Monday, February 27, 2012

hello, cereal

B&F tried cereal on their 6 month birthday, and it went exactly as we predicted.


let's do this


does mom know this is happening?

this is delicious!

just hand this spoon thing to me

there must be more somewhere


are we going to play in our highchairs now?

what's this all about?

not interested, thank you

didn't you hear me say i'm not interested

why are you doing this to me

is it over?

and i have to do this again tomorrow?

Friday, February 24, 2012

Thursday, February 23, 2012

10 things we love

In the past 26 weeks, we have found some products that we absolutely love. Some are items we expected to be useful, and some took us by surprise. Here are the top 10 Shafer family must haves:

B with his O-Ball

1. O-Balls: These funny looking toys are a hands-down favorite in our home. They were the first thing B&F could grasp, and have continued to be the twins' toy of choice.

2. Soothies: Though they may not be the cutest pacifiers, soothies have magical powers. Seriously.

3. Pampers Swaddlers: We have tried other diapers, and these are the best by far. They are soft and absorbent, and seem to keep "things" under control.

4. Free Nipples from the NICU: When we left the NICU, we were sent home with a bag full of nipples. Cheap, brandless nipples. We have tried the fancy stuff, but have always come back to these. B&F love them...they are the perfect flow speed and seem to be as good as anything at keeping gas away. Thanks, NICU!

5. Ameda Hospital Grade Pump: If you ever have to exclusively pump, you must rent one of these. It looks a little scary, but trust me--it gets the job done.

6. Dishwasher: This is Andrew's addition to the list. We run a full dishwasher every night, and we are oh so thankful for this appliance. Yes, we have practically killed the one we have (it now has two bowls under it to catch drips), but it's still chugging along. I cannot imagine washing all those bottles by hand.

7. Sound Machine: When B&F first left the NICU, they slept to country music cranked up loud. Thankfully, we slowly weaned them down to just the sound machine. Now they nap at the beach and sleep in the rain. This genius little machine allows us to carry on with our normal activities without waking our little ones.

8. Onesies: B&F love to be naked. Unfortunately, taking your children out in public naked is frowned upon. We love onesies around here. B&F get to keep their legs free of clothing, yet no one calls DCS to report undressed children.

9. Video Monitor: We weren't sure whether we really needed a video monitor, but now we love it. Being able to see which twin is stirring--and more importantly, whether they are waking the other twin with their antics--is priceless.

10. Sophie the Giraffe: Y'all...this may be the most overpriced toy ever, but babies truly love it. B is especially enamored with sweet Sophie. And what's cuter than a little one chewing on a rubber giraffe leg?

Note: I am not getting paid to endorse any of these products. If you would like to pay me to endorse your product, however, I would be happy to. I am not one of those people who are "not for sell." The twins are always open to sponsorship opportunities!

Thursday, February 16, 2012

the one in eight

Any authentic relationship has its ups and downs. Where there is real love between two people, whether it be friendly, familial, or romantic, there will also sometimes be less than warm feelings. Feelings of anger, mistrust, jealousy. I believe the same is true with God.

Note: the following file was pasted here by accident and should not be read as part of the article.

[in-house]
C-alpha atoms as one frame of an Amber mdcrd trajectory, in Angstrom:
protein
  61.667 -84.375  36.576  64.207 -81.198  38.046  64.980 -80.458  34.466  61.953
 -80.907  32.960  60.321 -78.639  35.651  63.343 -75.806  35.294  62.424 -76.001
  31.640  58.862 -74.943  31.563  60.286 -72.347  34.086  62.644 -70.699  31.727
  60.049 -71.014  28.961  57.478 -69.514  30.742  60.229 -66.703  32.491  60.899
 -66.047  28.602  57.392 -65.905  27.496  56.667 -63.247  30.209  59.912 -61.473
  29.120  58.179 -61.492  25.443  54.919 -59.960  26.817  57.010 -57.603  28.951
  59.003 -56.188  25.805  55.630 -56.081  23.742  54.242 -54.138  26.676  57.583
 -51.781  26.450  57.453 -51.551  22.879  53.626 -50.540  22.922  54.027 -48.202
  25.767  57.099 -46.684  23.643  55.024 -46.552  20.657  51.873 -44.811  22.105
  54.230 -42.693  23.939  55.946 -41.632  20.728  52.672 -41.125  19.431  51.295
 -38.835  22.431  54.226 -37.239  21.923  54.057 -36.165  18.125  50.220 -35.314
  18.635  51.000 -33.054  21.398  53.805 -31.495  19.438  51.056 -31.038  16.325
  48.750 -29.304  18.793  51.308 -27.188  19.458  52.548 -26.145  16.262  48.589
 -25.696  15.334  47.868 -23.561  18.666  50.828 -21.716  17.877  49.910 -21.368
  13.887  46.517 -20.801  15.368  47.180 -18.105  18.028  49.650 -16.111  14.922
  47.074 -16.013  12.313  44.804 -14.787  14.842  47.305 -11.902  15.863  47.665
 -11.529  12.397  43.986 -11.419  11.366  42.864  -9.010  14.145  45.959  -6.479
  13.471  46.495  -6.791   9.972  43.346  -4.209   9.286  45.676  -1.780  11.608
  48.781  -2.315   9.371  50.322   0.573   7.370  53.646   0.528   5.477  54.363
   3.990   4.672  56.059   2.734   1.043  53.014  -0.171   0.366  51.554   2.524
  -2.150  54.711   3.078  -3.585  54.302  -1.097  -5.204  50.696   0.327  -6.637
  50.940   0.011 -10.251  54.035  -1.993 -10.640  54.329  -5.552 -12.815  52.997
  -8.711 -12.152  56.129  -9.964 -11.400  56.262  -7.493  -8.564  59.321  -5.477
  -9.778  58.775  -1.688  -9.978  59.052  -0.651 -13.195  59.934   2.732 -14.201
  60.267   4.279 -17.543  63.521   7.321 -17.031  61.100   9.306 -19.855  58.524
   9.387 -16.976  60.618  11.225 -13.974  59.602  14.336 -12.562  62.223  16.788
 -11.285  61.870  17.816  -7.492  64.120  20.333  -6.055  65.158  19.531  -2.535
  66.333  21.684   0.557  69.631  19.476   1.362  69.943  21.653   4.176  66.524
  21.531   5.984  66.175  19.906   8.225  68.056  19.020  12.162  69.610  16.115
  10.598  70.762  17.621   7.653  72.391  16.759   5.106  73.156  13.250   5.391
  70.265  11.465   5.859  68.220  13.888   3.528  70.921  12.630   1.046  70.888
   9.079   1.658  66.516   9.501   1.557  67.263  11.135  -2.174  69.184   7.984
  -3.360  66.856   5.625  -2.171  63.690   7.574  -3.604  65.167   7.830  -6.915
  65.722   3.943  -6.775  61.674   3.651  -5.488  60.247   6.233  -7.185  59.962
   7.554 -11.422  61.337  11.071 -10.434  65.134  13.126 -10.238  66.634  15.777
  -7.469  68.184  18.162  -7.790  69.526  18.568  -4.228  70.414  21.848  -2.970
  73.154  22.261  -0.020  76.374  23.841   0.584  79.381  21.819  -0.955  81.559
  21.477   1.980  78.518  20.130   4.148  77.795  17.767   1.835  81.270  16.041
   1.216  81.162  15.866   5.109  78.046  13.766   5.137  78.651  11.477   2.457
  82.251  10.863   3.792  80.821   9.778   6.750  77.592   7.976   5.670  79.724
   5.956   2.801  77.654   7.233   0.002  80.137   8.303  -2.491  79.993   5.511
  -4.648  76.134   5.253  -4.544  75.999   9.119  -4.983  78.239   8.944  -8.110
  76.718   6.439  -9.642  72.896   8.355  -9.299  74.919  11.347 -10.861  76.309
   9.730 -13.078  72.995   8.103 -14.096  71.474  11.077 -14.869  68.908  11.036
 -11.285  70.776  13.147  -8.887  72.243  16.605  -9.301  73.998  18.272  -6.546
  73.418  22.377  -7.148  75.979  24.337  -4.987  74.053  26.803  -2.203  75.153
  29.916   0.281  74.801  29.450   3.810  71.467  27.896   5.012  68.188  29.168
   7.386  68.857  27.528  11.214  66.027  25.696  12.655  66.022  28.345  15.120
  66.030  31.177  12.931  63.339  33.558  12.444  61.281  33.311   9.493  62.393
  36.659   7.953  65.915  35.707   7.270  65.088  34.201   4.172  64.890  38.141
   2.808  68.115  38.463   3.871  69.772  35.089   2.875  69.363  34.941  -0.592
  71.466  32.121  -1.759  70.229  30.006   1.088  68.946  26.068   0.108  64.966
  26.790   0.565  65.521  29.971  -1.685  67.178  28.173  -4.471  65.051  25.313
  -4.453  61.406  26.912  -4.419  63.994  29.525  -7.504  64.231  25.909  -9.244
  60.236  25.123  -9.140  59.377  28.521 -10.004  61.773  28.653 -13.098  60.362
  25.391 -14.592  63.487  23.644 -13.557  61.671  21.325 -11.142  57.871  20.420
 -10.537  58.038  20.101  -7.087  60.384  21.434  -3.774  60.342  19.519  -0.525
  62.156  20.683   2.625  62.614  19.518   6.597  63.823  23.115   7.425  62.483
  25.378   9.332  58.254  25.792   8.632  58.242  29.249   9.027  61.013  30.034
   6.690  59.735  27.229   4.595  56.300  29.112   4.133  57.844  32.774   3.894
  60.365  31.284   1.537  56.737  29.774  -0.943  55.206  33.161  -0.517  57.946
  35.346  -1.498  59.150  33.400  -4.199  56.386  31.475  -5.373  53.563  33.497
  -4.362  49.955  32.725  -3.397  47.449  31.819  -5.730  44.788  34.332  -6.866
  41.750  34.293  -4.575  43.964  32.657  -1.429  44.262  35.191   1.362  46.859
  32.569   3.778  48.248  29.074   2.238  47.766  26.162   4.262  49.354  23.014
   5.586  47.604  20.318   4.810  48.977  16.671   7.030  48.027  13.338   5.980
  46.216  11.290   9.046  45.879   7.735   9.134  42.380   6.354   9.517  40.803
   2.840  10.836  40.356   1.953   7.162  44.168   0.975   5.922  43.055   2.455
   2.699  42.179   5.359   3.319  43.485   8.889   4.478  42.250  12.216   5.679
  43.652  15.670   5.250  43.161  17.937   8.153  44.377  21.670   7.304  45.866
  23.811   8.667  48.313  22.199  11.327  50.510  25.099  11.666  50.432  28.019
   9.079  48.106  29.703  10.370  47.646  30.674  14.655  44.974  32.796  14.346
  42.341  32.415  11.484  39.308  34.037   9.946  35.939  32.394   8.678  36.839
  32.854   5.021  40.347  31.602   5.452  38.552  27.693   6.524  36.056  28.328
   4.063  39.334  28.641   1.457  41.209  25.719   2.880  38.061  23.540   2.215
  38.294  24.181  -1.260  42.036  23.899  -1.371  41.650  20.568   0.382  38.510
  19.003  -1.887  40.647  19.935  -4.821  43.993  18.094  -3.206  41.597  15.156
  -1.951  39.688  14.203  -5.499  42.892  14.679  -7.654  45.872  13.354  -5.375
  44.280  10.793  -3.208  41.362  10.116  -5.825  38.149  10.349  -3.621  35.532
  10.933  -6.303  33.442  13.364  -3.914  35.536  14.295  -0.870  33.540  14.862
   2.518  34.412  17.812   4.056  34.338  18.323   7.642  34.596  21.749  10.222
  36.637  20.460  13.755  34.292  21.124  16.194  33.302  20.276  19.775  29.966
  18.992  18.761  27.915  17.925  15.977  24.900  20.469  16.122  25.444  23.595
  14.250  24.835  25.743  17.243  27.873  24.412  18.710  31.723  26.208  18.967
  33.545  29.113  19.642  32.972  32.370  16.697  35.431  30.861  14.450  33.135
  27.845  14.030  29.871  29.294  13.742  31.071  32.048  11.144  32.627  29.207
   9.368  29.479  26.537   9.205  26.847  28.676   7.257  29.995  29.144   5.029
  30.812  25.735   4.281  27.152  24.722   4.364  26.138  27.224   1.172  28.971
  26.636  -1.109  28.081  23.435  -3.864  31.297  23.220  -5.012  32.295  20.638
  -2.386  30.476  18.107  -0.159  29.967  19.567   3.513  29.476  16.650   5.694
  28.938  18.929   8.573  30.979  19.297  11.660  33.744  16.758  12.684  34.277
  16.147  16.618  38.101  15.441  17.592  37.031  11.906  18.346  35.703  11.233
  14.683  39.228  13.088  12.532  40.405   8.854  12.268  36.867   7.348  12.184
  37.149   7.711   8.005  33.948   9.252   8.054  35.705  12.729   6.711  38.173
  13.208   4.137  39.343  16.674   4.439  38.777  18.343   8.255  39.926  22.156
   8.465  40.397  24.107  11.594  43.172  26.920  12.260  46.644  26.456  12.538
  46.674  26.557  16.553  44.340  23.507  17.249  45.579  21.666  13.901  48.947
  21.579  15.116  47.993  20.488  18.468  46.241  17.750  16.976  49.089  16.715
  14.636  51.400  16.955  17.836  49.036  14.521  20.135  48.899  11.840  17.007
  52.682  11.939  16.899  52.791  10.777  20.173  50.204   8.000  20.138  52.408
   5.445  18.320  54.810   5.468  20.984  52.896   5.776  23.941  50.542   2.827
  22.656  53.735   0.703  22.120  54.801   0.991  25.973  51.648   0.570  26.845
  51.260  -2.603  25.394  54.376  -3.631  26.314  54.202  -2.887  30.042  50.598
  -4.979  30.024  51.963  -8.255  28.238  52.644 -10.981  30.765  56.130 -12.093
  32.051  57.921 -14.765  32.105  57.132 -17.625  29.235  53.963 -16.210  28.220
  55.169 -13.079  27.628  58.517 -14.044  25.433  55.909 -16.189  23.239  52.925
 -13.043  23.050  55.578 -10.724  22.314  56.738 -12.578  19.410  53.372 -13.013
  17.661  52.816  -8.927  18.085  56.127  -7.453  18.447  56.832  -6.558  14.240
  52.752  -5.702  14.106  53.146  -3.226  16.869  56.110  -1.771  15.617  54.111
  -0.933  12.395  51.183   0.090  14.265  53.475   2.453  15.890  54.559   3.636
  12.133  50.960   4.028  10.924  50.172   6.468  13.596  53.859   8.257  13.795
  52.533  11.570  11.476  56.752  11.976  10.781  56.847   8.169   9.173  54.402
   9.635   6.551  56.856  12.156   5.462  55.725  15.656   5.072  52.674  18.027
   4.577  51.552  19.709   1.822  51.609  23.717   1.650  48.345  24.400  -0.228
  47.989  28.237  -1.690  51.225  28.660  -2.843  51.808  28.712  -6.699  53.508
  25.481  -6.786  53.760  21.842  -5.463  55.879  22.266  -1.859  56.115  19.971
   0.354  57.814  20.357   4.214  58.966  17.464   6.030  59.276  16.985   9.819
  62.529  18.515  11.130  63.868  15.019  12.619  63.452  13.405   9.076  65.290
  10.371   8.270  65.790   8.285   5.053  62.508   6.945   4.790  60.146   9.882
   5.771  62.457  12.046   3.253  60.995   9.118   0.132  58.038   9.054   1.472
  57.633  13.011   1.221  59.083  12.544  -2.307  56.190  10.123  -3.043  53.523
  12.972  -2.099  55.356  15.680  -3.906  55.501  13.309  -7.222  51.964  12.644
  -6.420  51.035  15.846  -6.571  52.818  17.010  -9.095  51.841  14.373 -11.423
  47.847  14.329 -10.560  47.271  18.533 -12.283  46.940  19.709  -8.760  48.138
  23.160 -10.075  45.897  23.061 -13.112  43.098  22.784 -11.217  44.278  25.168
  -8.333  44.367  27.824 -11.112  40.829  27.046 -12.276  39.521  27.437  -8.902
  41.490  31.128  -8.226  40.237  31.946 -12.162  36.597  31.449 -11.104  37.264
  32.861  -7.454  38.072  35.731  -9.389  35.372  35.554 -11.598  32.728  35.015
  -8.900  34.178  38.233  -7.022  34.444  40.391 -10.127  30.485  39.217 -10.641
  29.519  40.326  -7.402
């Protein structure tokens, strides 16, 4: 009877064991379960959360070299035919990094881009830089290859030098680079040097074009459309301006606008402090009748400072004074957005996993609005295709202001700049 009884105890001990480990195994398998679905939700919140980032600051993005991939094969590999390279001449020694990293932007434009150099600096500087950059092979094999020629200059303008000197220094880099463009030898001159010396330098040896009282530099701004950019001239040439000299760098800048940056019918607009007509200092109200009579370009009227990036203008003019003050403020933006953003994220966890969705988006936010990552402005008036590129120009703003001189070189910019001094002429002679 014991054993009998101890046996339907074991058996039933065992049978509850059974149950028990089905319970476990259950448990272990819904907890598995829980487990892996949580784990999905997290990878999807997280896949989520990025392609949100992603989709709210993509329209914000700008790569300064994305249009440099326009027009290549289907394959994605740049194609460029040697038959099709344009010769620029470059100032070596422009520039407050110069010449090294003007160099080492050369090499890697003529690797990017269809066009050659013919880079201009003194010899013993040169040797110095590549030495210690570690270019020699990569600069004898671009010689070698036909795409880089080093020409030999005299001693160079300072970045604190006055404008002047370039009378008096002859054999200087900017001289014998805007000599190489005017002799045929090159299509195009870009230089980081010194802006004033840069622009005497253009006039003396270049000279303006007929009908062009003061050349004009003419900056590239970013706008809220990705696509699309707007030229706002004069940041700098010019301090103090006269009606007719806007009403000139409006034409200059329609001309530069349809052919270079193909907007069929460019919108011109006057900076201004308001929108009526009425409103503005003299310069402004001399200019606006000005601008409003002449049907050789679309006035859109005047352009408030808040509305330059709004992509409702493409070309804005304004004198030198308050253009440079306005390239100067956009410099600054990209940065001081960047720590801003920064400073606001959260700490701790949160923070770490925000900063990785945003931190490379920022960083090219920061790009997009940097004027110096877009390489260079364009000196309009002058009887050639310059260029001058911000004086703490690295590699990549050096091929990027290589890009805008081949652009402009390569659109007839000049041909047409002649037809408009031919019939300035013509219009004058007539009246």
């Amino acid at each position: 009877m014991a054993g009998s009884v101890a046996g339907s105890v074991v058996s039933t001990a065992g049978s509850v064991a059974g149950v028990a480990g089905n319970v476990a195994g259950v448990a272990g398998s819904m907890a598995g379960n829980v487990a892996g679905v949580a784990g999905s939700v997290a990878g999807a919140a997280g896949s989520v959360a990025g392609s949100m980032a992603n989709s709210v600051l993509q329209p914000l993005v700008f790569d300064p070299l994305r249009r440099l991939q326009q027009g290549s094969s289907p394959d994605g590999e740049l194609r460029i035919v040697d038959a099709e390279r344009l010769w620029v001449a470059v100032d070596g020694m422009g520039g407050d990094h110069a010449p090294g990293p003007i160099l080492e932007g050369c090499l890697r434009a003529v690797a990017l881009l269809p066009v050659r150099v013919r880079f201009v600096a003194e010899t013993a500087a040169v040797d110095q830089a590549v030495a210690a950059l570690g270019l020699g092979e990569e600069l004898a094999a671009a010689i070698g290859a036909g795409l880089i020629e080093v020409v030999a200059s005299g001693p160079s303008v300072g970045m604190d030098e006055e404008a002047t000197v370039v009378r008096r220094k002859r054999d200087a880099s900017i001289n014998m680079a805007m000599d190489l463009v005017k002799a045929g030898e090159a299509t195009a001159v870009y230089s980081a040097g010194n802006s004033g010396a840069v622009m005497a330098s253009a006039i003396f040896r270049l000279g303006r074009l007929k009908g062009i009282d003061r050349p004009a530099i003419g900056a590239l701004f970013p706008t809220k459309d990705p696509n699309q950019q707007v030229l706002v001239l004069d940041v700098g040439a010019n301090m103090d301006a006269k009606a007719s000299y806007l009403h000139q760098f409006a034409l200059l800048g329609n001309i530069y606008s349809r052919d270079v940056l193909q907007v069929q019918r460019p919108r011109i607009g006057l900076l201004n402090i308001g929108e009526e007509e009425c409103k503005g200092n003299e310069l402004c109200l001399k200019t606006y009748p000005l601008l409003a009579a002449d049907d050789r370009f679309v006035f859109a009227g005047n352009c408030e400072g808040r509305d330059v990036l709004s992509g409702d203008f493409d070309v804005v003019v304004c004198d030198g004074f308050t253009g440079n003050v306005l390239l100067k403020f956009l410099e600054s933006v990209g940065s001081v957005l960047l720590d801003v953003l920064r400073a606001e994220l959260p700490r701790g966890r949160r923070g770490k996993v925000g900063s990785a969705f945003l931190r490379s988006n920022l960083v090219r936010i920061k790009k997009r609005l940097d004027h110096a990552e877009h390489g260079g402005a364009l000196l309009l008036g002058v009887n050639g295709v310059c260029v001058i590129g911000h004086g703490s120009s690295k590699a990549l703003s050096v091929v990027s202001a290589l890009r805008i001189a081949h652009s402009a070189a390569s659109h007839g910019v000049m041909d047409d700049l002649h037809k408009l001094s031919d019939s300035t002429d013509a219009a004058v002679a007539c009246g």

So often, we talk about our "relationship" with God. If that's truly what we have, a relationship with our Maker, then shouldn't it be okay for that relationship to look similar to our other relationships? Shouldn't we expect our divine relationship to go through cycles of bliss and bitterness, just as our earthly ones do? After all, how strong is a friendship never tested? How deep, then, is a faith never questioned?

For the past several weeks, I have been quite angry with God. Infertility affects 1 in 8 couples. While Andrew and I struggled for a child, I prayed that I would be that one--the only one--within my circle of friends. I hoped that none of my friends would become acquainted with the longing that had taken up residency in my heart. Apparently God was not listening. This January, three of my friends underwent various forms of infertility treatments, ranging from IVF to initial IUIs. It's February now, and none of the three are pregnant. Zero. WTF, God?!?! My heart breaks for these women, these couples. I know the pain of a failed cycle--the frustration that your time and energy were just "wasted," the questions about where to go next. Sometimes I think Andrew and I are terrible poster children for infertility. People look at us and think, "IVF worked the first time for them, and they got TWO babies. See, you can always get pregnant if you really try." What people fail to remember are all the failed cycles--the drugs that didn't result in pregnancies, and worse, the pregnancies that didn't result in a baby in our arms. Despite our ultimately positive outcome, infertility is terrible...even remembering that dark time in our life makes me feel literally, physically ill.

What's the point of this rambling post? To encourage women struggling to get to their child. It's a miserable struggle, and there is no way around that. Allow yourself to be angry...with God, with the stupid needle you have to stick in your stomach, with the girl who just "accidentally" got pregnant with her fourth child. There will be days when you just need to sit in your car and cry. Do it. Feel those feelings, and don't beat yourself up over them, because every woman in your position has been there. Every infertile has made up an excuse to not go to a baby shower, or blocked a facebook friend who just cannot stop posting belly pics. You don't mean these lovely fertiles any harm, but never feel like you have to torture yourself. Self preservation is okay.